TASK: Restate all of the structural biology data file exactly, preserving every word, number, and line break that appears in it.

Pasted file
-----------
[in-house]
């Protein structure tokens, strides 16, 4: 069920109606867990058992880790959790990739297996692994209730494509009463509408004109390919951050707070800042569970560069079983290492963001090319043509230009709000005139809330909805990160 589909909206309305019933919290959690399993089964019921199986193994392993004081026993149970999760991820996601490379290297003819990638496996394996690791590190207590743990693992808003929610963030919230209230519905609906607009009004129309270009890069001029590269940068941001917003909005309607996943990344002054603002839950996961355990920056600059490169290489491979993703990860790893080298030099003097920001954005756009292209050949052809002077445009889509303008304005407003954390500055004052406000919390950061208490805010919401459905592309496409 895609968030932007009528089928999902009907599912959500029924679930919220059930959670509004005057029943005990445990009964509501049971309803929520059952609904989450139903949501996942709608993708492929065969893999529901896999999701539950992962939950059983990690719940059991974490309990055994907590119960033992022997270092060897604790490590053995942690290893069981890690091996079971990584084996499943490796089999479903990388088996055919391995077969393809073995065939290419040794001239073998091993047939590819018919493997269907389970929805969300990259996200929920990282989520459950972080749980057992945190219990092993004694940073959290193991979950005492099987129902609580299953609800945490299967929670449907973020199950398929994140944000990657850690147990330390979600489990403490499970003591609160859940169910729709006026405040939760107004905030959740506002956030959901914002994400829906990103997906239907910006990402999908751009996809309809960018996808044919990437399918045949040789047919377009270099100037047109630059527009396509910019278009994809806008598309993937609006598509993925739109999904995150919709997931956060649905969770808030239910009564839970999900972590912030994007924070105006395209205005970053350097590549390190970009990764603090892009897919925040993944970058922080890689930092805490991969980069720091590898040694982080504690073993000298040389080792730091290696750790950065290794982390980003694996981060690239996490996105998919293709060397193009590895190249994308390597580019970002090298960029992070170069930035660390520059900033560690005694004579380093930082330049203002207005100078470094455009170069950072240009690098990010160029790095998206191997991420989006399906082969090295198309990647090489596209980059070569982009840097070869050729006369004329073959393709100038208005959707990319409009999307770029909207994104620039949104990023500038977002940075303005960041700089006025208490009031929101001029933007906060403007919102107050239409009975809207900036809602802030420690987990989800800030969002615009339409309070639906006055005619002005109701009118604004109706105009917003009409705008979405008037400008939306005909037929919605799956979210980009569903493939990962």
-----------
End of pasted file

[in-house]
């Protein structure tokens, strides 16, 4: 069920109606867990058992880790959790990739297996692994209730494509009463509408004109390919951050707070800042569970560069079983290492963001090319043509230009709000005139809330909805990160 589909909206309305019933919290959690399993089964019921199986193994392993004081026993149970999760991820996601490379290297003819990638496996394996690791590190207590743990693992808003929610963030919230209230519905609906607009009004129309270009890069001029590269940068941001917003909005309607996943990344002054603002839950996961355990920056600059490169290489491979993703990860790893080298030099003097920001954005756009292209050949052809002077445009889509303008304005407003954390500055004052406000919390950061208490805010919401459905592309496409 895609968030932007009528089928999902009907599912959500029924679930919220059930959670509004005057029943005990445990009964509501049971309803929520059952609904989450139903949501996942709608993708492929065969893999529901896999999701539950992962939950059983990690719940059991974490309990055994907590119960033992022997270092060897604790490590053995942690290893069981890690091996079971990584084996499943490796089999479903990388088996055919391995077969393809073995065939290419040794001239073998091993047939590819018919493997269907389970929805969300990259996200929920990282989520459950972080749980057992945190219990092993004694940073959290193991979950005492099987129902609580299953609800945490299967929670449907973020199950398929994140944000990657850690147990330390979600489990403490499970003591609160859940169910729709006026405040939760107004905030959740506002956030959901914002994400829906990103997906239907910006990402999908751009996809309809960018996808044919990437399918045949040789047919377009270099100037047109630059527009396509910019278009994809806008598309993937609006598509993925739109999904995150919709997931956060649905969770808030239910009564839970999900972590912030994007924070105006395209205005970053350097590549390190970009990764603090892009897919925040993944970058922080890689930092805490991969980069720091590898040694982080504690073993000298040389080792730091290696750790950065290794982390980003694996981060690239996490996105998919293709060397193009590895190249994308390597580019970002090298960029992070170069930035660390520059900033560690005694004579380093930082330049203002207005100078470094455009170069950072240009690098990010160029790095998206191997991420989006399906082969090295198309990647090489596209980059070569982009840097070869050729006369004329073959393709100038208005959707990319409009999307770029909207994104620039949104990023500038977002940075303005960041700089006025208490009031929101001029933007906060403007919102107050239409009975809207900036809602802030420690987990989800800030969002615009339409309070639906006055005619002005109701009118604004109706105009917003009409705008979405008037400008939306005909037929919605799956979210980009569903493939990962």